Insurance Fraud and Perceptions of the Truth

Claim denials and fraud litigation are viewed by human beings on a spectrum of tolerance.

April 14, 2013 Photo

Insurance fraud not only has been clearly defined but also has been the subject of many compendiously written statutes and court decisions. However, insurance fraud is not always easily identified.

The purpose here is to provide some straightforward, practical observations regarding fraud in the claims process. These observations will, however, be couched inside a simple disclaimer: While the difficulty in identifying fraudulent insurance claims is related to the extent to which a policyholder will go in an effort to conceal fraud, claim denials and fraud litigation are viewed by human beings on a spectrum of tolerance. In short, each of us has a different perception and tolerance of insurance companies, simple mistakes, exaggeration, cheating, and fraud. Generally, we will reference first-party property claims and analogous facts, but most, if not all, of what is discussed here applies to any and all first-party claims.

Pennsylvania’s insurance fraud statute has effectively defined insurance fraud as providing information to an insurer that is “false, incomplete, or misleading,” with the intent to deceive. There is no mechanism built into this statute for fraud by degrees. There is no allowance for “small” or “soft fraud,” nor is there a refuge for the criminal guilty of fraud, though the specific fraud may have been part of an otherwise legitimate claim. However, because there is some tolerance for so-called soft fraud, insurance claims professionals must consider the topic more closely.

Misrepresentations made by an insured in the presentation of a claim “may involve complete fabrications of losses [hard fraud] or relatively small exaggerations [soft fraud],” according to Sharon Tennyson, associate professor in the department of policy analysis and management at Cornell University. Tennyson notes that, while it may be clear that hard fraud constitutes insurance fraud, soft fraud has been labeled within a seemingly “gray area of abuse or unethical behavior.”

This so-called gray area, often categorized by an insured’s exaggeration of an otherwise legitimate claim, leaves many insurance professionals to question whether or not the soft fraud negates the entire, otherwise legitimate claim. Although commonly referred to as soft fraud or a gray area, an insured’s exaggeration constitutes insurance fraud and is a valid basis to deny coverage, provided that there are some indicia of intent to mislead the insurer.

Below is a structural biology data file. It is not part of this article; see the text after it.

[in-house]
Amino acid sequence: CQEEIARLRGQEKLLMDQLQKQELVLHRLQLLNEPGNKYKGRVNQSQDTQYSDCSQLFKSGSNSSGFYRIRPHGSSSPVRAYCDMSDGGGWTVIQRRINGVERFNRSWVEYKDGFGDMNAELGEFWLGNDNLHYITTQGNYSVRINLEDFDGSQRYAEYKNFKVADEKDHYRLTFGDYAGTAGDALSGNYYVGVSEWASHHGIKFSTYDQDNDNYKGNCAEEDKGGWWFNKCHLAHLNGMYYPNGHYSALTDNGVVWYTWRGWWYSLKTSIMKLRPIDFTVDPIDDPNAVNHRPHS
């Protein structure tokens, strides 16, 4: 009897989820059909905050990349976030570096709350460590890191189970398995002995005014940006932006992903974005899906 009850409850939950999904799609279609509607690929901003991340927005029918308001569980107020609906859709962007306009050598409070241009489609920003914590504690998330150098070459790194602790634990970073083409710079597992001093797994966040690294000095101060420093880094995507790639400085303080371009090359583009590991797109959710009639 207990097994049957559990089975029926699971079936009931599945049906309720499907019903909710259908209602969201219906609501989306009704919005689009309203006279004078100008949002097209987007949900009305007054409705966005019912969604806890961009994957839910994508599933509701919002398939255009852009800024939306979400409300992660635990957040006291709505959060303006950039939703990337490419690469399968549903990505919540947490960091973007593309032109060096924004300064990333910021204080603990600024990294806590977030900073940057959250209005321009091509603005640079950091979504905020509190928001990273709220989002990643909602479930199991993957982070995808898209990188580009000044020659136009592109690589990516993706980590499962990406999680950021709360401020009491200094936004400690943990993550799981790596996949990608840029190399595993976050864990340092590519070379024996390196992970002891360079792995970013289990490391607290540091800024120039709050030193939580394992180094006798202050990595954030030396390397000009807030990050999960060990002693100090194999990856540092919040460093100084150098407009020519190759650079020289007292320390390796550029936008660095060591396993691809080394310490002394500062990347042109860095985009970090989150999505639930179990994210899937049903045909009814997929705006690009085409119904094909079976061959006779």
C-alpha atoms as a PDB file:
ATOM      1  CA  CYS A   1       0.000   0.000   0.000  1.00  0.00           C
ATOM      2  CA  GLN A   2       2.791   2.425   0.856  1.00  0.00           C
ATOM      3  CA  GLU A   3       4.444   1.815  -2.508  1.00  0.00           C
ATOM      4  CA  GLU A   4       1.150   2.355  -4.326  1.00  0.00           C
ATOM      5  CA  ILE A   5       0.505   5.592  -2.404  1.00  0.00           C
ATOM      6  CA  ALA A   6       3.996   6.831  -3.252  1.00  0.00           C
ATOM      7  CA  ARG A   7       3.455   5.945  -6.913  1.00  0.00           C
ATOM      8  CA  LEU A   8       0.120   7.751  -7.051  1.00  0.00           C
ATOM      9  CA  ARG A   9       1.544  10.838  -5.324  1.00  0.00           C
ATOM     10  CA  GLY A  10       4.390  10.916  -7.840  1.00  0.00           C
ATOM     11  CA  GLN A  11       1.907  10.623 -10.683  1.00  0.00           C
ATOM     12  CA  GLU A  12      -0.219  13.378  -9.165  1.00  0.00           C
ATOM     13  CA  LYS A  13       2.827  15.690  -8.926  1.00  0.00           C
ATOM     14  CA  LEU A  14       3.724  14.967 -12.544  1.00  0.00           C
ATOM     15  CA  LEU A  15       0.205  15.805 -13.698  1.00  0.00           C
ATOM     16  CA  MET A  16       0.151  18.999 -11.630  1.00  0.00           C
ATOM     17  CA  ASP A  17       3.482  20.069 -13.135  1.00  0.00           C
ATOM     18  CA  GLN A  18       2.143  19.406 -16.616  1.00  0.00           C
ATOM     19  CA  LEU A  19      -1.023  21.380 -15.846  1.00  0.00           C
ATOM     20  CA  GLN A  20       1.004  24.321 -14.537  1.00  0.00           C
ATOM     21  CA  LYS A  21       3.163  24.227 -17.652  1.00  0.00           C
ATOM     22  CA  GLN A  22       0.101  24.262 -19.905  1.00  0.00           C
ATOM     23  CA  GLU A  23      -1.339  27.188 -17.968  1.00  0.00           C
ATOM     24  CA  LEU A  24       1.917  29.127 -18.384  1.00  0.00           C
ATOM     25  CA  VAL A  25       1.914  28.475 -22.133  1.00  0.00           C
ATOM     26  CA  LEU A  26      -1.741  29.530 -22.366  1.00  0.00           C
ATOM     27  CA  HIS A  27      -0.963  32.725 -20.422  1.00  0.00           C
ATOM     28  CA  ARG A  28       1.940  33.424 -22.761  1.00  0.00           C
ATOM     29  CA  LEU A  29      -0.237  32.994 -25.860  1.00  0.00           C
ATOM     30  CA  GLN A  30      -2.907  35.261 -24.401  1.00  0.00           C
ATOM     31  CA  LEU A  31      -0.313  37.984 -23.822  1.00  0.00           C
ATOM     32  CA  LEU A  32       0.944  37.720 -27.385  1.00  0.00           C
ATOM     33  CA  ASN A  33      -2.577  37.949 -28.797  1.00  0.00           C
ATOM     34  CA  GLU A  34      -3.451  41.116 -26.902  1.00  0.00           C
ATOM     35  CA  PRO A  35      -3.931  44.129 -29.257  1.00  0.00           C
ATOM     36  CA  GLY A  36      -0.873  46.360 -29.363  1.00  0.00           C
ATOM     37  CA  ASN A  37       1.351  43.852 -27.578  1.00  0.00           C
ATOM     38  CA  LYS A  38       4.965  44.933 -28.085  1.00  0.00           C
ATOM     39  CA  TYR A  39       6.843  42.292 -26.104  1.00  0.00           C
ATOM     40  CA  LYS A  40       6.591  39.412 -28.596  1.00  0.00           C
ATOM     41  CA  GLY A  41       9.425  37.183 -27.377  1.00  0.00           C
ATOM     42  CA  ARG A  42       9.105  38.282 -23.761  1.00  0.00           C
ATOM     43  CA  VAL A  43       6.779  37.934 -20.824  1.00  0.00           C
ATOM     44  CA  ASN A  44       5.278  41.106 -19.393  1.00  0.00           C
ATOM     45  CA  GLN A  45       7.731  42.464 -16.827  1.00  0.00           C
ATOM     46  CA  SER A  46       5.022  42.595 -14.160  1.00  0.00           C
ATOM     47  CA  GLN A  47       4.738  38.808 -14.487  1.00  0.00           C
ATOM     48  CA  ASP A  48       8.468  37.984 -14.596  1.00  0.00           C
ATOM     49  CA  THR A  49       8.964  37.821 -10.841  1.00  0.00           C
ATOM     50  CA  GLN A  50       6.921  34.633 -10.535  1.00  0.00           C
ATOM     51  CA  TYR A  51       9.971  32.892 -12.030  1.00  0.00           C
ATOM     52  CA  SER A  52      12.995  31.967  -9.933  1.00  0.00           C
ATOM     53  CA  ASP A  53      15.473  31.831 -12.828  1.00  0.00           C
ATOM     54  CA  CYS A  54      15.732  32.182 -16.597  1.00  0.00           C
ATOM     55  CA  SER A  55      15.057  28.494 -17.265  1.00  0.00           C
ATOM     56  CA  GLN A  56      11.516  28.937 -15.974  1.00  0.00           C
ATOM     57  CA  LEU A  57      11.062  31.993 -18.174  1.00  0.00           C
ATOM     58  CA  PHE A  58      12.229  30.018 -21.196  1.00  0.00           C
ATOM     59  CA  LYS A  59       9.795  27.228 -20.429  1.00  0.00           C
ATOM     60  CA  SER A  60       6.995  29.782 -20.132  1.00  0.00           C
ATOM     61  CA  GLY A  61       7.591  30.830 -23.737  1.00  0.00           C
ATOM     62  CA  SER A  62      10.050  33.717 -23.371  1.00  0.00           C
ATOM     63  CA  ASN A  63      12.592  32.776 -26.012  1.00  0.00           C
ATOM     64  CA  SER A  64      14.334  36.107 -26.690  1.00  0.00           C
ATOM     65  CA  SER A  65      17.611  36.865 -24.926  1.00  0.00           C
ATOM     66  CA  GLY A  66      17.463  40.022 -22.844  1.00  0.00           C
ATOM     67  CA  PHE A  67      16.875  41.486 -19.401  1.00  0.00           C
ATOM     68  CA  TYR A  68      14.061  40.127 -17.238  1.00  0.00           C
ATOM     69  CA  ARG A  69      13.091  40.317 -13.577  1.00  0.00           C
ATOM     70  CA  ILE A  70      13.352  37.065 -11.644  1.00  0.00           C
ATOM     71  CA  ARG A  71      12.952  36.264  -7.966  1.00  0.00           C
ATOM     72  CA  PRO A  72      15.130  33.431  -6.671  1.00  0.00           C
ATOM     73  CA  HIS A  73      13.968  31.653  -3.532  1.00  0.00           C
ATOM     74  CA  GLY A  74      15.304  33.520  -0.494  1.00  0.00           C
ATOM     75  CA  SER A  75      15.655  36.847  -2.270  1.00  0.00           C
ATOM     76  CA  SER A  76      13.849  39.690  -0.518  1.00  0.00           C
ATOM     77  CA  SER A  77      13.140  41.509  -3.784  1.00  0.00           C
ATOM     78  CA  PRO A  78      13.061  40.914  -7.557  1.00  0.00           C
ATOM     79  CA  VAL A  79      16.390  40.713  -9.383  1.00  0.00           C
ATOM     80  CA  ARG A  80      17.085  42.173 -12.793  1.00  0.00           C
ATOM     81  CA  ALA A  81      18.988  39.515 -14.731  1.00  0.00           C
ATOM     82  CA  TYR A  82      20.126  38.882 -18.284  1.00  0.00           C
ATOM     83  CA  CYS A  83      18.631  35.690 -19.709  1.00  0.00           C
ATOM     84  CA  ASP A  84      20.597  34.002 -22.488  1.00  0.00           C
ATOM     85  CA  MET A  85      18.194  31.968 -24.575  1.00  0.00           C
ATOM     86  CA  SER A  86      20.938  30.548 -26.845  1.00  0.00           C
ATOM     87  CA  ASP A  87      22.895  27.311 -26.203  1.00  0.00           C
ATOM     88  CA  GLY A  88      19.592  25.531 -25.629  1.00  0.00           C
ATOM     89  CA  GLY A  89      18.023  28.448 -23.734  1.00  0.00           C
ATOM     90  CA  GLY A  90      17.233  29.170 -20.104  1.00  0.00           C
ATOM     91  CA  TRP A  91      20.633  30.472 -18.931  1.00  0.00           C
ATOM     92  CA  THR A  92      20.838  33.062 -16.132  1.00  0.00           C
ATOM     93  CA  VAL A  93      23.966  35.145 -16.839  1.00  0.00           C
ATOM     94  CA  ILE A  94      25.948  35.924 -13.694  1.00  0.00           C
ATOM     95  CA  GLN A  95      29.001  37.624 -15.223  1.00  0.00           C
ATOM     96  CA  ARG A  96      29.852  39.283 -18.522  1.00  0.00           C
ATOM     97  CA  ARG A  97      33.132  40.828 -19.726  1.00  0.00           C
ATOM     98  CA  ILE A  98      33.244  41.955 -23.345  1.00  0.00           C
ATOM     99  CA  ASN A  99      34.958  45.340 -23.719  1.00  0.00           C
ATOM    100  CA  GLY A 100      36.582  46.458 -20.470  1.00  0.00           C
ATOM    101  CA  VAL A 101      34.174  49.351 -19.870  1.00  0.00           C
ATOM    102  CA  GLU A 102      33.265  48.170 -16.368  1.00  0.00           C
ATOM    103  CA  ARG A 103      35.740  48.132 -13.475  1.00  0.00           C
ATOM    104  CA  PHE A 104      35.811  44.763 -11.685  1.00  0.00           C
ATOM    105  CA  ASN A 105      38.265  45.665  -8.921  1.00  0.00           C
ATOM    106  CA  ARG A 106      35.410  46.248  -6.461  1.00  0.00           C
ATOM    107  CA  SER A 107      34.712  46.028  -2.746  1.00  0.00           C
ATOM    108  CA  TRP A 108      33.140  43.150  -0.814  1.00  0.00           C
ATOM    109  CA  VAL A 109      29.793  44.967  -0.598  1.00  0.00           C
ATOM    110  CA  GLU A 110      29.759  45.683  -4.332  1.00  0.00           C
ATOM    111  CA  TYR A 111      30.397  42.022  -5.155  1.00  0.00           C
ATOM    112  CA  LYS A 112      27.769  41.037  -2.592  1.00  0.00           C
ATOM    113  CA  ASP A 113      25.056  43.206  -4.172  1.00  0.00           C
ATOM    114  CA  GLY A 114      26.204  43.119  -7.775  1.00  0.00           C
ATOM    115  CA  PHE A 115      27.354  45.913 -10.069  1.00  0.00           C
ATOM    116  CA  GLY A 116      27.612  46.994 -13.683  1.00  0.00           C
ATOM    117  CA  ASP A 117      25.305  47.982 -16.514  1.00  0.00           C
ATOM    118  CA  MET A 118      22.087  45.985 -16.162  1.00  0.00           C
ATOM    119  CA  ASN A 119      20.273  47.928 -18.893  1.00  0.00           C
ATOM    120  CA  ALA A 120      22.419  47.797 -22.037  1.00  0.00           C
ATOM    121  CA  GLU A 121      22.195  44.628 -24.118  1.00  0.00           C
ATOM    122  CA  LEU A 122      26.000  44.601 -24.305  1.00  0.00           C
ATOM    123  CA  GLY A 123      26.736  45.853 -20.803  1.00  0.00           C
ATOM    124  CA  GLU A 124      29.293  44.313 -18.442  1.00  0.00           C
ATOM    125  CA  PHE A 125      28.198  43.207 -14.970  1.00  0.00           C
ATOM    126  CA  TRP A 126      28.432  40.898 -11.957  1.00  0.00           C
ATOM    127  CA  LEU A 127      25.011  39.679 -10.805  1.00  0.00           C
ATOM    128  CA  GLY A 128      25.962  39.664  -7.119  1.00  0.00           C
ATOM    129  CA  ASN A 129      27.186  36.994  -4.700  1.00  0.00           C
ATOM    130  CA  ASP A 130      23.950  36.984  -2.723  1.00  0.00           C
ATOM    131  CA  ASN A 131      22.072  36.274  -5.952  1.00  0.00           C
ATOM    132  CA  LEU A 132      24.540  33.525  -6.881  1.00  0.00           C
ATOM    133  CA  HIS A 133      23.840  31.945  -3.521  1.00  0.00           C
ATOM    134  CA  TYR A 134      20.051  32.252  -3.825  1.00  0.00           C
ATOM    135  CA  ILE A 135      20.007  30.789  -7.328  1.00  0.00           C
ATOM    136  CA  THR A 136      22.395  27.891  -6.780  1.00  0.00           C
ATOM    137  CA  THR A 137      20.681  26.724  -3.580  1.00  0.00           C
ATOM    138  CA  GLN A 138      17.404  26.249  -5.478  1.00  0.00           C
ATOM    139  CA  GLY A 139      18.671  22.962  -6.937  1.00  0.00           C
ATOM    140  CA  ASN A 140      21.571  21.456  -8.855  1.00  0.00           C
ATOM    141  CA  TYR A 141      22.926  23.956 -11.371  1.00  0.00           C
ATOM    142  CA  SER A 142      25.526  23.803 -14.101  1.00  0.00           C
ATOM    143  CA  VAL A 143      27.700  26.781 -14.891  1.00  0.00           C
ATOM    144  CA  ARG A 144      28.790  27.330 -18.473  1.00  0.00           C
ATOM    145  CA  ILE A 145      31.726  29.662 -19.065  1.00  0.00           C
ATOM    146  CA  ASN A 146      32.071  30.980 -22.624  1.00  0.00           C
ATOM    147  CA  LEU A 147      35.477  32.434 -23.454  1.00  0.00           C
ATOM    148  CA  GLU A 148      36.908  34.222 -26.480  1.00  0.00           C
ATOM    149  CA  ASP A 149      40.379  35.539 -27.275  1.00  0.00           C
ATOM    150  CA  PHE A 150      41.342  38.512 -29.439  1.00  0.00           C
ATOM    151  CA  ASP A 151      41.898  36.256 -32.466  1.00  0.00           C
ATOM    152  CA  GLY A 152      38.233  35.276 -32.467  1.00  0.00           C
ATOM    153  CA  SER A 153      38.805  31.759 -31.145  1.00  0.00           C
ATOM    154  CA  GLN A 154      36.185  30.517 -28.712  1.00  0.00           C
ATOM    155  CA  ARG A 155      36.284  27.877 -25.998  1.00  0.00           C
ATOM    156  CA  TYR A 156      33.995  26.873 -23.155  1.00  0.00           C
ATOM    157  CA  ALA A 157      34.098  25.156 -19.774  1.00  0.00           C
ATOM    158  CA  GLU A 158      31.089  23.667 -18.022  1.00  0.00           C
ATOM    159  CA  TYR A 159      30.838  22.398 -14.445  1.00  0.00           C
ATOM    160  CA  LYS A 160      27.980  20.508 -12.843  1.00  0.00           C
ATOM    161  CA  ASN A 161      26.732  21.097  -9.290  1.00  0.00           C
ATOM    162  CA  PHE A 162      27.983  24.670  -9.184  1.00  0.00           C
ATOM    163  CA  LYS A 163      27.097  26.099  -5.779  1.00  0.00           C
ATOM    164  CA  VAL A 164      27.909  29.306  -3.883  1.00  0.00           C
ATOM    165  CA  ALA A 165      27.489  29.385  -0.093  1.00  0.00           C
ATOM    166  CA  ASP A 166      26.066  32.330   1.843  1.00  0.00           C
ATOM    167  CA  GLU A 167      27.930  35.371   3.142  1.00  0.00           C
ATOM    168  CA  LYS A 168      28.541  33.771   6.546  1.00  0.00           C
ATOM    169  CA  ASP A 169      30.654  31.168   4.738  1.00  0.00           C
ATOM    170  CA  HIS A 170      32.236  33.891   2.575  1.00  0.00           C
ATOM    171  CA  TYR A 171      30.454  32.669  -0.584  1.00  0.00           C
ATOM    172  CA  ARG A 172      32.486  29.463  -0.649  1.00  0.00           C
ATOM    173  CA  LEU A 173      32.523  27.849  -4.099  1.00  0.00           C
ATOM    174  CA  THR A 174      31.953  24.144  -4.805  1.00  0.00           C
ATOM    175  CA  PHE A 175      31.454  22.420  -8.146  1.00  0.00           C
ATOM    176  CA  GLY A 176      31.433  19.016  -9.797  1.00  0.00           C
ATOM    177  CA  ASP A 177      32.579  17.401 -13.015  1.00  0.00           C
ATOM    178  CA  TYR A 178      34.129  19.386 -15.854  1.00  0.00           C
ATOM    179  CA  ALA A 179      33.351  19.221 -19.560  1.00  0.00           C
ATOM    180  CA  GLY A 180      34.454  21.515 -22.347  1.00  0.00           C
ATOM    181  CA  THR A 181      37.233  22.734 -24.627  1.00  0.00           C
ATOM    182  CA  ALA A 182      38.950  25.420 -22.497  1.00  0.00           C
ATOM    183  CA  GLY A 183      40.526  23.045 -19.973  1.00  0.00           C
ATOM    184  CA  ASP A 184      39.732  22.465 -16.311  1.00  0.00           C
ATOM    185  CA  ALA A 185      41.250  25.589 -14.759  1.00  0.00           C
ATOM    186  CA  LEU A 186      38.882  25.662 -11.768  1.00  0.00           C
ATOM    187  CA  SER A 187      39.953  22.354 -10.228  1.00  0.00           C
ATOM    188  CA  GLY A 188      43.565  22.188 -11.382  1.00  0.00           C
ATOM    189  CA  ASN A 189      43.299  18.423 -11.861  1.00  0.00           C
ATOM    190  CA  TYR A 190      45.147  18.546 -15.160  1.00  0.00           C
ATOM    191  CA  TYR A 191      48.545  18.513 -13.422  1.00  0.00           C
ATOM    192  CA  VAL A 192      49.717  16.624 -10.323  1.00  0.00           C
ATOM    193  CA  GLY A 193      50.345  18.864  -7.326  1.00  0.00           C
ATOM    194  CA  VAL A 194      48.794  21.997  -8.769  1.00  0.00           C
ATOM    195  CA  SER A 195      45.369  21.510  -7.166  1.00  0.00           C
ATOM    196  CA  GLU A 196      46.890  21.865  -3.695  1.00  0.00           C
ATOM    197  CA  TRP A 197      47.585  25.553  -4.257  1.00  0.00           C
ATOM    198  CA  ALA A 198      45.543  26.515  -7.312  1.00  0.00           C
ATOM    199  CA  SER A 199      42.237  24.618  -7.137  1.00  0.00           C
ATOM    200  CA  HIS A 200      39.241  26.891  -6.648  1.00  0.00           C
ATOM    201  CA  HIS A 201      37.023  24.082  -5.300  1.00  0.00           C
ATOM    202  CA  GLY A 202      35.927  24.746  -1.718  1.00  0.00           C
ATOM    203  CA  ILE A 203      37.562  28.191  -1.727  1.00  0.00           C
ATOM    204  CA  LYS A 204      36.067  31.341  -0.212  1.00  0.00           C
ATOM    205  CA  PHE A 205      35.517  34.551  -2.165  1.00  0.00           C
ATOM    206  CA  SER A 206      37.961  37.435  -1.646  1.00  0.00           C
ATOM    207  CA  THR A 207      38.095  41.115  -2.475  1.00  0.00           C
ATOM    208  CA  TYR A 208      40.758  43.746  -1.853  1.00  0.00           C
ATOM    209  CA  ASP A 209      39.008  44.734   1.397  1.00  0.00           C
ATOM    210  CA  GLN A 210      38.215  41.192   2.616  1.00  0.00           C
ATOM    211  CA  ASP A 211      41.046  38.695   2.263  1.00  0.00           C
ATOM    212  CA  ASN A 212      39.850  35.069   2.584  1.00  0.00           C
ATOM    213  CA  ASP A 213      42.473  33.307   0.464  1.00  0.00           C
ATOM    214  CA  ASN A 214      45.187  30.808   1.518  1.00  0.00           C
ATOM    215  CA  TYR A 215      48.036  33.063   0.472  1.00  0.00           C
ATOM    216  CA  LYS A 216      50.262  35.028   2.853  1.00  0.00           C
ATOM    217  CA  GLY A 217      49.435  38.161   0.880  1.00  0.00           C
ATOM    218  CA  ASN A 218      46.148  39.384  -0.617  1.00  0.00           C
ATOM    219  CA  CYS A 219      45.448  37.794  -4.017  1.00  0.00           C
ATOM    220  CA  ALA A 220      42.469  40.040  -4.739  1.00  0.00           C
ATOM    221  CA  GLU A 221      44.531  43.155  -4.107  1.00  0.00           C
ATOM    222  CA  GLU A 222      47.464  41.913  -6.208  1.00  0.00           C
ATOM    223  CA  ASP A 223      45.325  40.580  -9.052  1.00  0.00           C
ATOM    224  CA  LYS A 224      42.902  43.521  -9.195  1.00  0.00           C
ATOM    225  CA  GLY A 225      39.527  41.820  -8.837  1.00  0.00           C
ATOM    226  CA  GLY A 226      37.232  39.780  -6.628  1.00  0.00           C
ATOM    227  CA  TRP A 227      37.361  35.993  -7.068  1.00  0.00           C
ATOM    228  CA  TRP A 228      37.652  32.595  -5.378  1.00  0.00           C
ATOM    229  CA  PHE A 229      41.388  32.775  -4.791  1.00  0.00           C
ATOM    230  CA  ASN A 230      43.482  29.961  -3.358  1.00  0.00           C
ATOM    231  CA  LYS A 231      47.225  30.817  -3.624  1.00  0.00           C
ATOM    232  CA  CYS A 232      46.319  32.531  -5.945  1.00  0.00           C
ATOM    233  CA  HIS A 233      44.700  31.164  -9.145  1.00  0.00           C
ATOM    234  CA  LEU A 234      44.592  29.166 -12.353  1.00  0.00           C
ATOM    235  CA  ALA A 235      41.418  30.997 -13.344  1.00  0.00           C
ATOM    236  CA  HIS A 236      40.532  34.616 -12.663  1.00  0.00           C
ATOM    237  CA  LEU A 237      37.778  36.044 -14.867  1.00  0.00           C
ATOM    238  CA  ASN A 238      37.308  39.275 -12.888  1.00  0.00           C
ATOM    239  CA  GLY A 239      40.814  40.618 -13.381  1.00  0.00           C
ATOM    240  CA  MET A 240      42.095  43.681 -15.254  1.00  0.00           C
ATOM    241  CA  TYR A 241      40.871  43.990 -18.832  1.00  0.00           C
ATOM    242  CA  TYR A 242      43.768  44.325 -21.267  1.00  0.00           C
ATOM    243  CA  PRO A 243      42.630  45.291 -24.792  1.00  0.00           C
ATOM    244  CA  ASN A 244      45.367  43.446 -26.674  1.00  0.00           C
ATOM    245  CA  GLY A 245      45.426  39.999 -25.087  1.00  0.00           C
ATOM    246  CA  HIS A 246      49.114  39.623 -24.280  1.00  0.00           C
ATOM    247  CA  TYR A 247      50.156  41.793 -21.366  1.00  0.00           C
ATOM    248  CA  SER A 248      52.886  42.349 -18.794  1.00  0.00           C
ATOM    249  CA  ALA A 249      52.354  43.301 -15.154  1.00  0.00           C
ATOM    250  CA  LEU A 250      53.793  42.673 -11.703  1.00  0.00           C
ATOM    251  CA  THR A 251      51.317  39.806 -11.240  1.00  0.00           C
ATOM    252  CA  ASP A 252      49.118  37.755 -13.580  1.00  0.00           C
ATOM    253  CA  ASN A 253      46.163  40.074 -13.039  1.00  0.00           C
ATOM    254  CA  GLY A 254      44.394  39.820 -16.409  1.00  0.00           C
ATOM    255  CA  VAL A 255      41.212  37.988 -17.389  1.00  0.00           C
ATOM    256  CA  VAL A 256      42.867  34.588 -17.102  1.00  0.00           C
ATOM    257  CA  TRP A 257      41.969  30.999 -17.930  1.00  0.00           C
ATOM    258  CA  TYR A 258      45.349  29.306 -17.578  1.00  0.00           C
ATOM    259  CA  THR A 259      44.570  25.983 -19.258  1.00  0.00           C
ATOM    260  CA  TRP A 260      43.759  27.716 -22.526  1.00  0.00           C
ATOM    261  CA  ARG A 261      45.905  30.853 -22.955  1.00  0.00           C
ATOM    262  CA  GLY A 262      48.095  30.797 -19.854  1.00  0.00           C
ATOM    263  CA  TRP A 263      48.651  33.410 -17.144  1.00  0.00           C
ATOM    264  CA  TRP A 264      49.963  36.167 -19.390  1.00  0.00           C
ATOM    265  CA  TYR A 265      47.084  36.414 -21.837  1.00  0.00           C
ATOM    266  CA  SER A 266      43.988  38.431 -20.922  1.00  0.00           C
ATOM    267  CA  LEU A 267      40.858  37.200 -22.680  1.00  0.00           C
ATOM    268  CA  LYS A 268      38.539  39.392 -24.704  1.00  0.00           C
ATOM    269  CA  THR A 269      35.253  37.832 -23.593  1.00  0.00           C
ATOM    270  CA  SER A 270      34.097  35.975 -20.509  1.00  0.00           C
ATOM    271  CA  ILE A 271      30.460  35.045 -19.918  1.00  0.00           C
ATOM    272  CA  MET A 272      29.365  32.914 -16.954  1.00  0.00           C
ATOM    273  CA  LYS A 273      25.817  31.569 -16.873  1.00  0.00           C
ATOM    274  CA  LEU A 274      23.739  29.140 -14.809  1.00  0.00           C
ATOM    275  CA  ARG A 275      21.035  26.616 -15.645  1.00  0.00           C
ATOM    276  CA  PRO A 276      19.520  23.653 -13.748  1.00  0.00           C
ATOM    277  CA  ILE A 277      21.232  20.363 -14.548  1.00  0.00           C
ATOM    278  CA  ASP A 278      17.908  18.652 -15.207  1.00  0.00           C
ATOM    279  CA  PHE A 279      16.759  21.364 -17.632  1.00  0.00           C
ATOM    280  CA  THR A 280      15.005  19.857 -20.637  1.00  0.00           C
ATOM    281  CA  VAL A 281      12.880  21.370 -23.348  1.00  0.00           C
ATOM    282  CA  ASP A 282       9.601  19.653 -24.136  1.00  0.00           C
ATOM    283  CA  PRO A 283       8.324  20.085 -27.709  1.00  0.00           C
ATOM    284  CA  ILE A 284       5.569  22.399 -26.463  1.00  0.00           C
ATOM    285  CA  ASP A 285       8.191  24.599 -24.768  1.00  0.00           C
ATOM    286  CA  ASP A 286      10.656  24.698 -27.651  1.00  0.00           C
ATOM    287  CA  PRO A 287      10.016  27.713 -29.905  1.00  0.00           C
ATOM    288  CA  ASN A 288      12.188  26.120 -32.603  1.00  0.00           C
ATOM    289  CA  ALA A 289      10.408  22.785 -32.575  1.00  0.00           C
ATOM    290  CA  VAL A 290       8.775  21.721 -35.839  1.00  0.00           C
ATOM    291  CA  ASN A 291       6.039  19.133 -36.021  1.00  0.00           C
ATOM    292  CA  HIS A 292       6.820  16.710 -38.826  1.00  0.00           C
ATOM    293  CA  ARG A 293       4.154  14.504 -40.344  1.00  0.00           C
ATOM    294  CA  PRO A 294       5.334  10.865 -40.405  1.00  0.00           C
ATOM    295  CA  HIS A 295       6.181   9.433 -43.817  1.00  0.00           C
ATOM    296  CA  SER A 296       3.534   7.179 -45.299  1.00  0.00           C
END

The overarching issues then remain how to ascertain whether or not your policyholder meant to defraud and revealing the proof of the insured’s intent to mislead the insurer. That proof may be direct, or it may be circumstantial. Regardless, it must be provable if it is to be the basis for an ultimate claim denial or a legal defense.

In Shechter v. Shechter, the Supreme Court of Pennsylvania noted that fraud “is never proclaimed from the housetops, nor is it done otherwise than surreptitiously with every effort usually made to conceal the truth of what is being done. So fraud can rarely, if ever, be shown by direct proof. It must necessarily be largely inferred from the surrounding circumstances.” That same court, however, stated that fraud consists of anything calculated to deceive, whether by single act or combination, or by suppression of truth or suggestion of what is false, whether it be by direct falsehood or by innuendo, by speech or silence, word of mouth, or look or gesture.